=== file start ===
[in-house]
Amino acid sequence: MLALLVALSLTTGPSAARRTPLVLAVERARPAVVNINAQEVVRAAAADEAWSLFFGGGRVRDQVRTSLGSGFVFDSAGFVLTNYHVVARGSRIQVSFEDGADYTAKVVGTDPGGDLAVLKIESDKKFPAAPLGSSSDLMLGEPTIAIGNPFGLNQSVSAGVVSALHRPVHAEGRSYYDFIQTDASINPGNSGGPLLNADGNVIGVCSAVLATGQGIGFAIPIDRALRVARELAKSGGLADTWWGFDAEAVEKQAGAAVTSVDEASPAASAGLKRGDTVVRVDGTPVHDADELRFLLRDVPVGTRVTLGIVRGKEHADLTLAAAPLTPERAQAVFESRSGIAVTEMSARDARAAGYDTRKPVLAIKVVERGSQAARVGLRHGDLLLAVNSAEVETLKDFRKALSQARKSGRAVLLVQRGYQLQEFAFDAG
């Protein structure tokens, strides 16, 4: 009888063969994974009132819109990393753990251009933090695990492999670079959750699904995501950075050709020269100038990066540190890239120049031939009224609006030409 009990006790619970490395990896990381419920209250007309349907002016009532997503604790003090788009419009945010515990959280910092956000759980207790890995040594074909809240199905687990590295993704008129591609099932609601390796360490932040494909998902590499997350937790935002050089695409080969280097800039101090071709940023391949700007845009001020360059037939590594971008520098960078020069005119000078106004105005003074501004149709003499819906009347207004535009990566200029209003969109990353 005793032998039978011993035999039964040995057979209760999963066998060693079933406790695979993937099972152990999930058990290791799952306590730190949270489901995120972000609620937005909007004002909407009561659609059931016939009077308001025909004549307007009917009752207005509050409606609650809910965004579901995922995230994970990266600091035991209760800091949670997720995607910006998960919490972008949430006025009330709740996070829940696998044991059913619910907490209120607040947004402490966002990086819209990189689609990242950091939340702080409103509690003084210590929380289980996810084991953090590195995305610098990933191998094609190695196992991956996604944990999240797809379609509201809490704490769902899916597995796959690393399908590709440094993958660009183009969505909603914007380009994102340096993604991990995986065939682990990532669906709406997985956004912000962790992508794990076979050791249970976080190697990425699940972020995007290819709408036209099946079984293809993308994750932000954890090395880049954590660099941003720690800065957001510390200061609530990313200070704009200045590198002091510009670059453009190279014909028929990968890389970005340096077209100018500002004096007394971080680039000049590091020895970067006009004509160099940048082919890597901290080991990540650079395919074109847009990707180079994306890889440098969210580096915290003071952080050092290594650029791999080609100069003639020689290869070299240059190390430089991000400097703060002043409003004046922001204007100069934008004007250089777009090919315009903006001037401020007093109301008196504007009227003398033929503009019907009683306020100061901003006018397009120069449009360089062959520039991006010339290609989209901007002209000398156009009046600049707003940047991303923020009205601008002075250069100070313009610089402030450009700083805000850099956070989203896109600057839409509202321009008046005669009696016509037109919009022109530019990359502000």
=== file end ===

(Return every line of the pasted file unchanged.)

[in-house]
Amino acid sequence: MLALLVALSLTTGPSAARRTPLVLAVERARPAVVNINAQEVVRAAAADEAWSLFFGGGRVRDQVRTSLGSGFVFDSAGFVLTNYHVVARGSRIQVSFEDGADYTAKVVGTDPGGDLAVLKIESDKKFPAAPLGSSSDLMLGEPTIAIGNPFGLNQSVSAGVVSALHRPVHAEGRSYYDFIQTDASINPGNSGGPLLNADGNVIGVCSAVLATGQGIGFAIPIDRALRVARELAKSGGLADTWWGFDAEAVEKQAGAAVTSVDEASPAASAGLKRGDTVVRVDGTPVHDADELRFLLRDVPVGTRVTLGIVRGKEHADLTLAAAPLTPERAQAVFESRSGIAVTEMSARDARAAGYDTRKPVLAIKVVERGSQAARVGLRHGDLLLAVNSAEVETLKDFRKALSQARKSGRAVLLVQRGYQLQEFAFDAG
């Protein structure tokens, strides 16, 4: 009888063969994974009132819109990393753990251009933090695990492999670079959750699904995501950075050709020269100038990066540190890239120049031939009224609006030409 009990006790619970490395990896990381419920209250007309349907002016009532997503604790003090788009419009945010515990959280910092956000759980207790890995040594074909809240199905687990590295993704008129591609099932609601390796360490932040494909998902590499997350937790935002050089695409080969280097800039101090071709940023391949700007845009001020360059037939590594971008520098960078020069005119000078106004105005003074501004149709003499819906009347207004535009990566200029209003969109990353 005793032998039978011993035999039964040995057979209760999963066998060693079933406790695979993937099972152990999930058990290791799952306590730190949270489901995120972000609620937005909007004002909407009561659609059931016939009077308001025909004549307007009917009752207005509050409606609650809910965004579901995922995230994970990266600091035991209760800091949670997720995607910006998960919490972008949430006025009330709740996070829940696998044991059913619910907490209120607040947004402490966002990086819209990189689609990242950091939340702080409103509690003084210590929380289980996810084991953090590195995305610098990933191998094609190695196992991956996604944990999240797809379609509201809490704490769902899916597995796959690393399908590709440094993958660009183009969505909603914007380009994102340096993604991990995986065939682990990532669906709406997985956004912000962790992508794990076979050791249970976080190697990425699940972020995007290819709408036209099946079984293809993308994750932000954890090395880049954590660099941003720690800065957001510390200061609530990313200070704009200045590198002091510009670059453009190279014909028929990968890389970005340096077209100018500002004096007394971080680039000049590091020895970067006009004509160099940048082919890597901290080991990540650079395919074109847009990707180079994306890889440098969210580096915290003071952080050092290594650029791999080609100069003639020689290869070299240059190390430089991000400097703060002043409003004046922001204007100069934008004007250089777009090919315009903006001037401020007093109301008196504007009227003398033929503009019907009683306020100061901003006018397009120069449009360089062959520039991006010339290609989209901007002209000398156009009046600049707003940047991303923020009205601008002075250069100070313009610089402030450009700083805000850099956070989203896109600057839409509202321009008046005669009696016509037109919009022109530019990359502000």